The Kenosha Police Department seems to get a lot of calls of complaint, including at least one 911 call about a wild turkey being in someone’s yard. At the time of writing this article, the Kenosha Police Department has attempted to capture Carl to relocate him to a state park — where he will be more susceptible to being hunted and has the disadvantage of being comfortable seeing humans around. Carl’s home is Kenosha, he has trees he sleeps in and a route he goes to forage for food. There is no official word on what is to become of Carl.
Tips for experiencing Carl if you’re fortunate enough to encounter him:
• Pull your car far ahead and park.
• Do not park in front of him as he will approach your car in the street.
• You can take pictures from there or get out of the car but do not approach him.
• Do not feed him, he has plenty of food. Feeding him can make him rely on food and become more accustomed to people.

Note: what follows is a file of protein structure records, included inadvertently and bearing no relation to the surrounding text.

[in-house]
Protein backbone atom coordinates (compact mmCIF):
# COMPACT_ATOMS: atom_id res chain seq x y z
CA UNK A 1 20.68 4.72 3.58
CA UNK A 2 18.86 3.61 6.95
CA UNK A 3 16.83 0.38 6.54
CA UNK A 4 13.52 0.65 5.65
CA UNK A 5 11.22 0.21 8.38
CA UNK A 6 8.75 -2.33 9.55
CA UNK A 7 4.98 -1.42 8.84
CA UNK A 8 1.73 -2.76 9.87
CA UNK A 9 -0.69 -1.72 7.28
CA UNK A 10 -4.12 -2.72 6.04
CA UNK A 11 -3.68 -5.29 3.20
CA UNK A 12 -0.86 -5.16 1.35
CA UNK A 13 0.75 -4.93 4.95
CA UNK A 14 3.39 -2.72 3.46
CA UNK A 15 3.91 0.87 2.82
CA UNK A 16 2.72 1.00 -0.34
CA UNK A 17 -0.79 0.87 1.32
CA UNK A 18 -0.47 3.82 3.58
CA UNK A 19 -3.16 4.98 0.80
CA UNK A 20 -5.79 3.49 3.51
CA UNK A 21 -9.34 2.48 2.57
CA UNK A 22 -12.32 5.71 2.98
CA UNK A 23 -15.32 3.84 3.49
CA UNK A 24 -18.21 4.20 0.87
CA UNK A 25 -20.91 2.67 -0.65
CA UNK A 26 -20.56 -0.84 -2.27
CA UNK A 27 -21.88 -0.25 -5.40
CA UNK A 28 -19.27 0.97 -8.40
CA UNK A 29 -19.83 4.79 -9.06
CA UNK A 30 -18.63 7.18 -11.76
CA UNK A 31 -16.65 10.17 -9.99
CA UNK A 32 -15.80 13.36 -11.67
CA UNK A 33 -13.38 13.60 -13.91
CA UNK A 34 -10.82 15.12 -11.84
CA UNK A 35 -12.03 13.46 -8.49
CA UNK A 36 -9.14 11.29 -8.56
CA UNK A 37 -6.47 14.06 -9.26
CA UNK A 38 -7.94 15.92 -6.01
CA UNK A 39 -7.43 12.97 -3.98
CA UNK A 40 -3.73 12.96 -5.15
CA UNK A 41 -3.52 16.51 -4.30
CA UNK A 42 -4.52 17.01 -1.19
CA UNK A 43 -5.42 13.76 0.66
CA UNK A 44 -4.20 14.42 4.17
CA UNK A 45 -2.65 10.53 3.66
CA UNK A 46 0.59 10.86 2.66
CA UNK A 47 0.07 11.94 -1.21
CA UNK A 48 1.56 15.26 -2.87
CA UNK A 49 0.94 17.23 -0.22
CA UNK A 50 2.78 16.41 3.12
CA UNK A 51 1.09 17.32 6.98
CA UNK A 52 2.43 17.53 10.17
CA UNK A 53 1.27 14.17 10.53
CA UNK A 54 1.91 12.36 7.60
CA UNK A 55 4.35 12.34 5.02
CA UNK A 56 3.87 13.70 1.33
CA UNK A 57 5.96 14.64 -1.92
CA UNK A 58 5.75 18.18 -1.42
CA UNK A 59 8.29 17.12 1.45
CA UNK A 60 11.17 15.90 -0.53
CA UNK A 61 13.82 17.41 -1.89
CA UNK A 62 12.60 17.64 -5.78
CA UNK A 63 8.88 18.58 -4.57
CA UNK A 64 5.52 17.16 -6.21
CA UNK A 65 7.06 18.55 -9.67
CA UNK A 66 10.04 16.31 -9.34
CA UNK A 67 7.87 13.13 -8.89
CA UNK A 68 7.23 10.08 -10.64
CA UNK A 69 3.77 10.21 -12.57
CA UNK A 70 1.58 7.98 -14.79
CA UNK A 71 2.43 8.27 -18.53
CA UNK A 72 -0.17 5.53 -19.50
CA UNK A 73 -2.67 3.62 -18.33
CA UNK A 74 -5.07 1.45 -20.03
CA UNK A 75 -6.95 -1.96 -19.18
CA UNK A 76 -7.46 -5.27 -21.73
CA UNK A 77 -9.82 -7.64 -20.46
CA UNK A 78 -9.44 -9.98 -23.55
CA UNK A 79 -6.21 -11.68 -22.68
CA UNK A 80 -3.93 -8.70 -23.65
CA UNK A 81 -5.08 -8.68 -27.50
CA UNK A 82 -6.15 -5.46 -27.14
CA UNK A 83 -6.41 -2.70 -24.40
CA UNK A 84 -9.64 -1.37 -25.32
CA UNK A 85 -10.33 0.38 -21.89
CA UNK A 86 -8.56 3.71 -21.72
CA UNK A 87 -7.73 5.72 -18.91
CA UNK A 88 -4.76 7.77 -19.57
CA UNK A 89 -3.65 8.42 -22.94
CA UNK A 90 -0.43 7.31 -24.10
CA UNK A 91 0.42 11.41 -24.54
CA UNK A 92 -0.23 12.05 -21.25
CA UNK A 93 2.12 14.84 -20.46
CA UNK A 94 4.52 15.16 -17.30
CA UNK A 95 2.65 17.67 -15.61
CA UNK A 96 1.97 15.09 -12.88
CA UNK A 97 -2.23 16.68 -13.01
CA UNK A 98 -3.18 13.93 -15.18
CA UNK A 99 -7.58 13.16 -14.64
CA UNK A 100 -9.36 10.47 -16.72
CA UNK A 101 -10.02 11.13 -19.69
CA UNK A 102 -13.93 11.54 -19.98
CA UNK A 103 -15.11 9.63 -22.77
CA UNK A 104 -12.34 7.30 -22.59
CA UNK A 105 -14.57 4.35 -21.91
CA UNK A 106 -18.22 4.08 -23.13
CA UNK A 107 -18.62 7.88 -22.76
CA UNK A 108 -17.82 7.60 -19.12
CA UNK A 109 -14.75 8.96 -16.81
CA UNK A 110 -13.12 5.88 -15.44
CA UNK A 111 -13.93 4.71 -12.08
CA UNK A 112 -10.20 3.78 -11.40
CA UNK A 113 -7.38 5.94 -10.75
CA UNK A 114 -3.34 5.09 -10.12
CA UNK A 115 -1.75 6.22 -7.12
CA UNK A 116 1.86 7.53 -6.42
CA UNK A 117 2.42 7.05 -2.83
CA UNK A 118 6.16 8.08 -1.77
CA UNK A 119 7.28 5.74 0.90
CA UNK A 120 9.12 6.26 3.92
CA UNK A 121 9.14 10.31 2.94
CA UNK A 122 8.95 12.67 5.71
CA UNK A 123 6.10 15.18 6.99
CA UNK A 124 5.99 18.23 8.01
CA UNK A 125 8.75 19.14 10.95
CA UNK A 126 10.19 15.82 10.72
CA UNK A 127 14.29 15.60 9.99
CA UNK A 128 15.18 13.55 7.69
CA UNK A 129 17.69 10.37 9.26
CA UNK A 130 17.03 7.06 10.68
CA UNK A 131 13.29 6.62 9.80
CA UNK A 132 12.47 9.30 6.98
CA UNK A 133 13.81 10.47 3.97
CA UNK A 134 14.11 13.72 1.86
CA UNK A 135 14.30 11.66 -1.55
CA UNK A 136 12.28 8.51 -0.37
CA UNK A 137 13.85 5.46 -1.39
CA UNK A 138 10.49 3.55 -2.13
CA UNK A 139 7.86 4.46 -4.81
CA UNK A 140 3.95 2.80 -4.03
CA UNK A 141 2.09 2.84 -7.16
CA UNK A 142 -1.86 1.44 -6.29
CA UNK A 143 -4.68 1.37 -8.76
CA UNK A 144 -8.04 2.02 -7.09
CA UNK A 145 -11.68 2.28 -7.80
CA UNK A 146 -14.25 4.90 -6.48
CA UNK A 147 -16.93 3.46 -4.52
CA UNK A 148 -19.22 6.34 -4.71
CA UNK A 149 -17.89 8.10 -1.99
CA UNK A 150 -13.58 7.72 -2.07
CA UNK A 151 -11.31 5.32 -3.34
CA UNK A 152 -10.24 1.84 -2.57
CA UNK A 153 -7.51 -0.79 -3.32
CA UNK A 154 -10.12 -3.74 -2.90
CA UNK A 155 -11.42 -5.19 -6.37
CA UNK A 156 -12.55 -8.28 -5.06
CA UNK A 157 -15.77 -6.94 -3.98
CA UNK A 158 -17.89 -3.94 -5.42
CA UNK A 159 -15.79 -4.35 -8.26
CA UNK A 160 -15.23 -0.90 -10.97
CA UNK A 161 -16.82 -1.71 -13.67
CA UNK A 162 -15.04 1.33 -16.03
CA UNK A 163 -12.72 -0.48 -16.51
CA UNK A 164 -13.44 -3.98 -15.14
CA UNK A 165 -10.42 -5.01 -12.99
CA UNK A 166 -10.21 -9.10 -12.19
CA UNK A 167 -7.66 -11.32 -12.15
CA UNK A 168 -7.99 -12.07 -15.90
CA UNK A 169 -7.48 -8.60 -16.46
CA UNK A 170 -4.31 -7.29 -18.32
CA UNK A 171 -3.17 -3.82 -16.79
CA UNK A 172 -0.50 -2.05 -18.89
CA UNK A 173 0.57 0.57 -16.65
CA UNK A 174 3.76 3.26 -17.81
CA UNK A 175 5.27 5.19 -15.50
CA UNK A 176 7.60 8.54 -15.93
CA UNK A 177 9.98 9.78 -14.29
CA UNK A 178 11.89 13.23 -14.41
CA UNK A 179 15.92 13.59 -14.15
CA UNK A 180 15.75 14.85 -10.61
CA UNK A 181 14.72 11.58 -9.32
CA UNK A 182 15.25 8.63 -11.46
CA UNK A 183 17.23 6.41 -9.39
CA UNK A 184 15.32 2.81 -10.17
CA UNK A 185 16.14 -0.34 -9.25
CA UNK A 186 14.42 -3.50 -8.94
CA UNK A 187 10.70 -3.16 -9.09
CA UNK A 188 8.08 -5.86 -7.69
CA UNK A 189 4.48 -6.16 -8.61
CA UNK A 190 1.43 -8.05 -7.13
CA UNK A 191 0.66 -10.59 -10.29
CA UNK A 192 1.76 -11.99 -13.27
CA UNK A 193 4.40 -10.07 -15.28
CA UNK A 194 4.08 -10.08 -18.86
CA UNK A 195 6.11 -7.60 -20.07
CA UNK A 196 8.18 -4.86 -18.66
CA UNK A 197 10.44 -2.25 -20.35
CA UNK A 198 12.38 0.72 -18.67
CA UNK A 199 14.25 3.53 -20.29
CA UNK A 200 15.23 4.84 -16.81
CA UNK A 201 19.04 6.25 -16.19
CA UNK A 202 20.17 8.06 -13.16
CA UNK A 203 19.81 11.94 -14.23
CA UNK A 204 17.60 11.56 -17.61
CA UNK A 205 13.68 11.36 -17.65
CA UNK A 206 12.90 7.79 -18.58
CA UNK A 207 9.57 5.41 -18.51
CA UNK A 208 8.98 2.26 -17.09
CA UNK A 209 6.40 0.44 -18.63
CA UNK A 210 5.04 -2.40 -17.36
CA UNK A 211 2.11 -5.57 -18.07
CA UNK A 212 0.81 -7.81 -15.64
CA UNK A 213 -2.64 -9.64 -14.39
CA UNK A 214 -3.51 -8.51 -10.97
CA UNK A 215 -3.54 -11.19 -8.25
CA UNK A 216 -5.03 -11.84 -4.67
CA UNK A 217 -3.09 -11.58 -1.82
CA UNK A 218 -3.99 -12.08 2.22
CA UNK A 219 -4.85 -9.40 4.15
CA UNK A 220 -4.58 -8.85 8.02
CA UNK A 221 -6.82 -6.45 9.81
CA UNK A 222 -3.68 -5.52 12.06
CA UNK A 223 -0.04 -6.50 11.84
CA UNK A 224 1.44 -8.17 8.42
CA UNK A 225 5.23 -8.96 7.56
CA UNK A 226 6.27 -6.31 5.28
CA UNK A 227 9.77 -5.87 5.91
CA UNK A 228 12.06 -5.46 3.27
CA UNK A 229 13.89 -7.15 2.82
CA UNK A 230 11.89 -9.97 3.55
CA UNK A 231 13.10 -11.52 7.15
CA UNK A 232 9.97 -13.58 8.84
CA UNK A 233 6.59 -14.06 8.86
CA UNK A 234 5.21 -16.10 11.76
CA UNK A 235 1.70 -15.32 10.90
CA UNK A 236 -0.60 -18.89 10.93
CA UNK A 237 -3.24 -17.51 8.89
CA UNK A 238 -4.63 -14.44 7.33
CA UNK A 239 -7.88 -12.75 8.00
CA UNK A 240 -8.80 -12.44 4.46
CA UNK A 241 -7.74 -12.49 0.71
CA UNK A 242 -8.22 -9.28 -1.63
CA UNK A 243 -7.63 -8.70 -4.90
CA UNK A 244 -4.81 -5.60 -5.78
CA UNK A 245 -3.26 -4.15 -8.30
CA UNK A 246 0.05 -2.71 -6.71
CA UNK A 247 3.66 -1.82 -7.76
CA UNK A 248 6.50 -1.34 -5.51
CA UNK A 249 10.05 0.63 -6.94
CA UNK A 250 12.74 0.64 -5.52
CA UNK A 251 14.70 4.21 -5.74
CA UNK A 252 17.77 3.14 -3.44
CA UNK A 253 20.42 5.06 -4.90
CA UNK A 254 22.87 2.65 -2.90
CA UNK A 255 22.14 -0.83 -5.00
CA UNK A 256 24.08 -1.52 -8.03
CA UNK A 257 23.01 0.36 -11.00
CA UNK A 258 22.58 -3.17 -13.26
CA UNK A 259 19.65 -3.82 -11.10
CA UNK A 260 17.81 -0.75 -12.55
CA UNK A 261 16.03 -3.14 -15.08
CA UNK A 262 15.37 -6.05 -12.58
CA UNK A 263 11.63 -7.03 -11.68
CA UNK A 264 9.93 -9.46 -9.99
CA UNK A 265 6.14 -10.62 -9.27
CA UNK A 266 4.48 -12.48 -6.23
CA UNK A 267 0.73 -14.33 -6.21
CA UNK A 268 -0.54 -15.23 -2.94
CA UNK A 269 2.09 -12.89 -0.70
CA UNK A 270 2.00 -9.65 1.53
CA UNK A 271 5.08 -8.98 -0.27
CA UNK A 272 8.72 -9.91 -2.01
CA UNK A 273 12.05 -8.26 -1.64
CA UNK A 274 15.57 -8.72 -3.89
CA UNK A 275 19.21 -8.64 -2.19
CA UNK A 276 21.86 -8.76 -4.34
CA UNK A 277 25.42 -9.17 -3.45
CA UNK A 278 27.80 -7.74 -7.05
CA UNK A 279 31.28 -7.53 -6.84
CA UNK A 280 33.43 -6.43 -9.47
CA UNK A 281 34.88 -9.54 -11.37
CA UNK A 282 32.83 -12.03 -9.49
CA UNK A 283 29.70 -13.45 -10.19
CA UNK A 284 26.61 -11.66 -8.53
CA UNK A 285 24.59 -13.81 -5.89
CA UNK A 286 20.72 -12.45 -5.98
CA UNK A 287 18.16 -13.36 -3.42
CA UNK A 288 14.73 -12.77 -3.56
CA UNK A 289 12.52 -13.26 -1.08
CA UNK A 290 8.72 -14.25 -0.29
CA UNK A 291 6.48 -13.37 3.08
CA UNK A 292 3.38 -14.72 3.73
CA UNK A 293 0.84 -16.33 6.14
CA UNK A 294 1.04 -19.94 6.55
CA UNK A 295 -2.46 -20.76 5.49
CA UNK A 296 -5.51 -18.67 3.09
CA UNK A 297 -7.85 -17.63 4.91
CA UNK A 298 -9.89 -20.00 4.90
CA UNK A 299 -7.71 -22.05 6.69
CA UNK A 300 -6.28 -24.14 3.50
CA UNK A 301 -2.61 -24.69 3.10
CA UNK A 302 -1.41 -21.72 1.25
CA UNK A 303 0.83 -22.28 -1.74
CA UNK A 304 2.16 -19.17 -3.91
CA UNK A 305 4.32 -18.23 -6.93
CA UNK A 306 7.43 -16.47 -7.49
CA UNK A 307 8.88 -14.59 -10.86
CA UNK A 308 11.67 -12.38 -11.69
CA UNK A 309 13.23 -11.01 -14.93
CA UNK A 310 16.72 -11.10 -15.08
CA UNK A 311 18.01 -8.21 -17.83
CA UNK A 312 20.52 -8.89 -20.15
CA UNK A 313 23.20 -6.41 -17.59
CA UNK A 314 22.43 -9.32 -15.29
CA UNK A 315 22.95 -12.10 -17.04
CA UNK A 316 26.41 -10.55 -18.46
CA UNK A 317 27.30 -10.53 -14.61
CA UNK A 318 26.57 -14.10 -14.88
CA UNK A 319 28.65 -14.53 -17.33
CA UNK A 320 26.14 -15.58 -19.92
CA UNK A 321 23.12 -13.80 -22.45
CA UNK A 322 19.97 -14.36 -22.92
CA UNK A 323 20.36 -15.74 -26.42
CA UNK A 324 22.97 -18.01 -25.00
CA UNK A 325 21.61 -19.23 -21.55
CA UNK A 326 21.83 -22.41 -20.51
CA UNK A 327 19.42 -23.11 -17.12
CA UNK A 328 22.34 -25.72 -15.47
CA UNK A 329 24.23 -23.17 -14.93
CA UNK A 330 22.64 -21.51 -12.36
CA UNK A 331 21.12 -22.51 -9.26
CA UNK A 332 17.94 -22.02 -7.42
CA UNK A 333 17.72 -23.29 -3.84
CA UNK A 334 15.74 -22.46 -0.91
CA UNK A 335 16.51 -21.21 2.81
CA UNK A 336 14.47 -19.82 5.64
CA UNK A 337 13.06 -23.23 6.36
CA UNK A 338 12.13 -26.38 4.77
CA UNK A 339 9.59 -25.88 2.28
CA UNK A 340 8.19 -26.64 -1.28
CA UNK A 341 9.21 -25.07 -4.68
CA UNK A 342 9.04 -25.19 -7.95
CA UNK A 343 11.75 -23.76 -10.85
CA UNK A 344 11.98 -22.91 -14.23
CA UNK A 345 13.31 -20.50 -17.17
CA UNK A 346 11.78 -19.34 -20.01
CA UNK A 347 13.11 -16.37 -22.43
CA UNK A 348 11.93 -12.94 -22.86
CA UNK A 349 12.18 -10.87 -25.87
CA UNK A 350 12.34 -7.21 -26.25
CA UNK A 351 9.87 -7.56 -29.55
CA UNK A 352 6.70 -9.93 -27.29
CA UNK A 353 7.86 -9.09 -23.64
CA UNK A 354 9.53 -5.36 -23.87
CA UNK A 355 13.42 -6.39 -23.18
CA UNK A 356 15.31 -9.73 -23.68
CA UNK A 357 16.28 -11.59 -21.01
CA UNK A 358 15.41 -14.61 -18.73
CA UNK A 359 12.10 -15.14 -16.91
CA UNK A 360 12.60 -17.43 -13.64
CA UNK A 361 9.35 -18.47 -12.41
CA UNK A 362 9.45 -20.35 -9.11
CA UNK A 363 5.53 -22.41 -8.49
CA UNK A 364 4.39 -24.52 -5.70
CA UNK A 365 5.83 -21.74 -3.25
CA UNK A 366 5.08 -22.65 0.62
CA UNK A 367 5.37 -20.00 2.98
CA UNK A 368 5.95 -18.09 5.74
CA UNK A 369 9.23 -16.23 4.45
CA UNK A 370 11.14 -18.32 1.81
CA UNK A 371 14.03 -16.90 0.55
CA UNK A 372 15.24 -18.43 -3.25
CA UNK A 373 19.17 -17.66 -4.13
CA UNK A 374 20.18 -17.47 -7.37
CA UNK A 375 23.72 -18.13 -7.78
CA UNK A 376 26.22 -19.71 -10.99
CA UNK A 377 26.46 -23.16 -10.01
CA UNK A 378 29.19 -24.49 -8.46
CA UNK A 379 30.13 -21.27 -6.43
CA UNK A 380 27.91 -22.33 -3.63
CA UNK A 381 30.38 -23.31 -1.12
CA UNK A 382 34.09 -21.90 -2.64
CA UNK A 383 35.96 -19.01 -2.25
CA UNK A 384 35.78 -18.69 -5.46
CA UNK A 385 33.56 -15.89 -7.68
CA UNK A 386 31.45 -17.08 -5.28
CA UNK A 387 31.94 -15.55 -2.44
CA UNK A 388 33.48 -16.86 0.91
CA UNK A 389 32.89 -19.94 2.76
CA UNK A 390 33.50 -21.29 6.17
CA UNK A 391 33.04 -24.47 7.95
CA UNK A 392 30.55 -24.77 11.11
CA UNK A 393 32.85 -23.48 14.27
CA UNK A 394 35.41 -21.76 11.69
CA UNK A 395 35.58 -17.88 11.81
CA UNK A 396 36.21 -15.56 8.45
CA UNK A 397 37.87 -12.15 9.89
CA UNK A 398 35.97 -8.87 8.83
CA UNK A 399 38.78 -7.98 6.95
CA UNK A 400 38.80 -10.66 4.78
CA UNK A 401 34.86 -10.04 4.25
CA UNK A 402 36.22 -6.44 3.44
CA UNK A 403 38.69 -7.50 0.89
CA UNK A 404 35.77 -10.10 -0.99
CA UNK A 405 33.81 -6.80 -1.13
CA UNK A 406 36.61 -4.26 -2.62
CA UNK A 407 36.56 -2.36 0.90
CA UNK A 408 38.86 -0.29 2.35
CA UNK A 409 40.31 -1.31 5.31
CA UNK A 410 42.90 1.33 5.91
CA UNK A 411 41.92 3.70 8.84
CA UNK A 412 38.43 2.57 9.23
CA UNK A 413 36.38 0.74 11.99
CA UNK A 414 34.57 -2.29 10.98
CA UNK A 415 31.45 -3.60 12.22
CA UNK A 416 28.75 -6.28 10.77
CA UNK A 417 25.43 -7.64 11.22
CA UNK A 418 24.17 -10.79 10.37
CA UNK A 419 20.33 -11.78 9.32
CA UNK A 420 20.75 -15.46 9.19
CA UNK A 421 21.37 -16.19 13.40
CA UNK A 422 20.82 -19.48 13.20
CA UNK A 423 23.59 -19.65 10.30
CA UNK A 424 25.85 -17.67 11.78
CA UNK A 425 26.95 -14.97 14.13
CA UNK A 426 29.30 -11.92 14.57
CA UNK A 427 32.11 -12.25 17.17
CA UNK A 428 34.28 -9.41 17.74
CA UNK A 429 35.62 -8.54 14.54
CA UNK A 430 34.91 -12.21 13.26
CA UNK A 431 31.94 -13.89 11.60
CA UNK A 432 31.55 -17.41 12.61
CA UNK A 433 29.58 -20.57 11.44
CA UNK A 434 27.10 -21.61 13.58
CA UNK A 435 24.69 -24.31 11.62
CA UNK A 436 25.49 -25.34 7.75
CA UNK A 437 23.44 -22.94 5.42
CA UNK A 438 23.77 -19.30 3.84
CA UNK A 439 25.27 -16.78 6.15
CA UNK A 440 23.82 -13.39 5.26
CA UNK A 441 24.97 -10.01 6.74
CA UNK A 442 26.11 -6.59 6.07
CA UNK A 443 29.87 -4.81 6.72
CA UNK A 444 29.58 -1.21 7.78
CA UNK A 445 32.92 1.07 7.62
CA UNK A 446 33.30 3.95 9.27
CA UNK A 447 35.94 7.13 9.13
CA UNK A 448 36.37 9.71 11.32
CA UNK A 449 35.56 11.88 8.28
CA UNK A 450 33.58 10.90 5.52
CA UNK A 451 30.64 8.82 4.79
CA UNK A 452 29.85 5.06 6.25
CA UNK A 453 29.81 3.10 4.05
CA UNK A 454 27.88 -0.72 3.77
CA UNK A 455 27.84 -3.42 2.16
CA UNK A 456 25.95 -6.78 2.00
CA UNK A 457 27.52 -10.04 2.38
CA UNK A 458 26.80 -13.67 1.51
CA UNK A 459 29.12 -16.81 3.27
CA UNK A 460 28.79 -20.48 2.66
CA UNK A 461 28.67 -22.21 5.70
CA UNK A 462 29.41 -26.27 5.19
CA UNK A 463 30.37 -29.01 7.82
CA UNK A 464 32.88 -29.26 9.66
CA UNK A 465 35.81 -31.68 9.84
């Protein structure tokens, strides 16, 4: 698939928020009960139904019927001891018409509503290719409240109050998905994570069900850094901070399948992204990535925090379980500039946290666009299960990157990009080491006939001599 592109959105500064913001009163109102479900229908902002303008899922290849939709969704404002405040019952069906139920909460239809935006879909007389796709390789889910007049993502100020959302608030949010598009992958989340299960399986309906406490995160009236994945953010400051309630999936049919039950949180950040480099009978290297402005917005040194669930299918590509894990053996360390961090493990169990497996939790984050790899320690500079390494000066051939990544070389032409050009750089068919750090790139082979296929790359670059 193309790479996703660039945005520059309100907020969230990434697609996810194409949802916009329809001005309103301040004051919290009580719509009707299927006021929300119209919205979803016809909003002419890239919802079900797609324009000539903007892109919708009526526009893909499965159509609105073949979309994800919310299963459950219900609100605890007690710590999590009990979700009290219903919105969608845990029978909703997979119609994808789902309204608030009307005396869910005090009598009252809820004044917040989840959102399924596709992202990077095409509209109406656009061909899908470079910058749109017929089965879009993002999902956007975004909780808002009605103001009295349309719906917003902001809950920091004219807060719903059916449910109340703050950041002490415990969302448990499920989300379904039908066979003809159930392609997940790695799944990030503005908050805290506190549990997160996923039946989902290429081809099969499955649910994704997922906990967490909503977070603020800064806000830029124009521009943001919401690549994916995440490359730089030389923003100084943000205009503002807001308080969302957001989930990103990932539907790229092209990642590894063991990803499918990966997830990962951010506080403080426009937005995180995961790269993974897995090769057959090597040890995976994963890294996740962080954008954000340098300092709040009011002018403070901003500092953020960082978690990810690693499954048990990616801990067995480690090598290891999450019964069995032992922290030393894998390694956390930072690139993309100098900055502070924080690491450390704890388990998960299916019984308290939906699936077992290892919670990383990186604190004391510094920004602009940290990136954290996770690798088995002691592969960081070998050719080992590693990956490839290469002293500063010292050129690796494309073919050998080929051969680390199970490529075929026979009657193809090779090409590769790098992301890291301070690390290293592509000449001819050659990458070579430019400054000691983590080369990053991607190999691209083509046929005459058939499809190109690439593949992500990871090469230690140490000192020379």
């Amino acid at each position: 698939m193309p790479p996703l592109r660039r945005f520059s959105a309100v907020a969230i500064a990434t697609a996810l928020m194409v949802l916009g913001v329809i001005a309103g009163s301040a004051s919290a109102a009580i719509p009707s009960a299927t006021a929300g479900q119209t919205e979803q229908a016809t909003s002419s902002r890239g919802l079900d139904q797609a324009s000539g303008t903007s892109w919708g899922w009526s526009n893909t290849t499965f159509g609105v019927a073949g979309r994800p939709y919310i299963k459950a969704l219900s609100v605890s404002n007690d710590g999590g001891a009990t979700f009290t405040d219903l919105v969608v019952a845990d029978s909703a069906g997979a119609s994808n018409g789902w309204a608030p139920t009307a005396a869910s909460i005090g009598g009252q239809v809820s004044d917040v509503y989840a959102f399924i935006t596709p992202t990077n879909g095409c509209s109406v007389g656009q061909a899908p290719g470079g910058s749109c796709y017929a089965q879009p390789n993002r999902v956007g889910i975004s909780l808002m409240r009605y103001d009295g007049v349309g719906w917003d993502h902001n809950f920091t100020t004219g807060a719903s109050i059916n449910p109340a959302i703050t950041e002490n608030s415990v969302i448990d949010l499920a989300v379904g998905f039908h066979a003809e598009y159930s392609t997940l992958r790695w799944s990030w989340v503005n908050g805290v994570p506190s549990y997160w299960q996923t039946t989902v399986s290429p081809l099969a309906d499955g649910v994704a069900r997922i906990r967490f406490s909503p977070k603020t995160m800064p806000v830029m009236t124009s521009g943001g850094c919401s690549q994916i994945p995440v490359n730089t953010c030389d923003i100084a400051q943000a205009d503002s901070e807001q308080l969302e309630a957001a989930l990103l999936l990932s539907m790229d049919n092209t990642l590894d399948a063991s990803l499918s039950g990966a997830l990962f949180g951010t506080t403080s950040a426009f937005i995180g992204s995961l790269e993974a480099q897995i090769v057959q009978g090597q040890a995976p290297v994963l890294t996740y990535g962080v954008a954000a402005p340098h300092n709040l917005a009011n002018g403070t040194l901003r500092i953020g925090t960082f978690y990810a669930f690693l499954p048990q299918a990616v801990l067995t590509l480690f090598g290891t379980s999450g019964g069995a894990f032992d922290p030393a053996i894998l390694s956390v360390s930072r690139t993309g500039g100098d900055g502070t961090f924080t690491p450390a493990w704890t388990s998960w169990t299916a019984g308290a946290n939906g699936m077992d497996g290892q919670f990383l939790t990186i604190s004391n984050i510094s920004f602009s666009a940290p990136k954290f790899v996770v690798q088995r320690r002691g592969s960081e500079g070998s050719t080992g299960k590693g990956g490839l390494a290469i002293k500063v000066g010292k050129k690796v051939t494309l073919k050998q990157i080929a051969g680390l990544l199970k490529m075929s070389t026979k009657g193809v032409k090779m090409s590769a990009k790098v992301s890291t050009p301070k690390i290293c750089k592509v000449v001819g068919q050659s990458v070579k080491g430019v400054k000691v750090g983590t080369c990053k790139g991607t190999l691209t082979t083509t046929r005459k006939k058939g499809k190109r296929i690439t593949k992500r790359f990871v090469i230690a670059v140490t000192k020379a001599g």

• If he’s already in the street and you want to help shoo him back onto the grass, do not chase but follow him and corral him to the grass, then back off or he will keep going.
• Do not use loud sounds such as car horns, sirens as that will stress him and aggravate him.
• If you get too close, Carl will start moving, back up.
By Michael Nelson
Michael has been writing since high school where he grew up in Racine.
He has resided in Kenosha since approximately 1999 and has been interested in animal behavior most of his life.
Cover photo (top) by Cindy Baumann.
This article originally appears in the October 7, 2021 print edition of The Smart Reader magazine.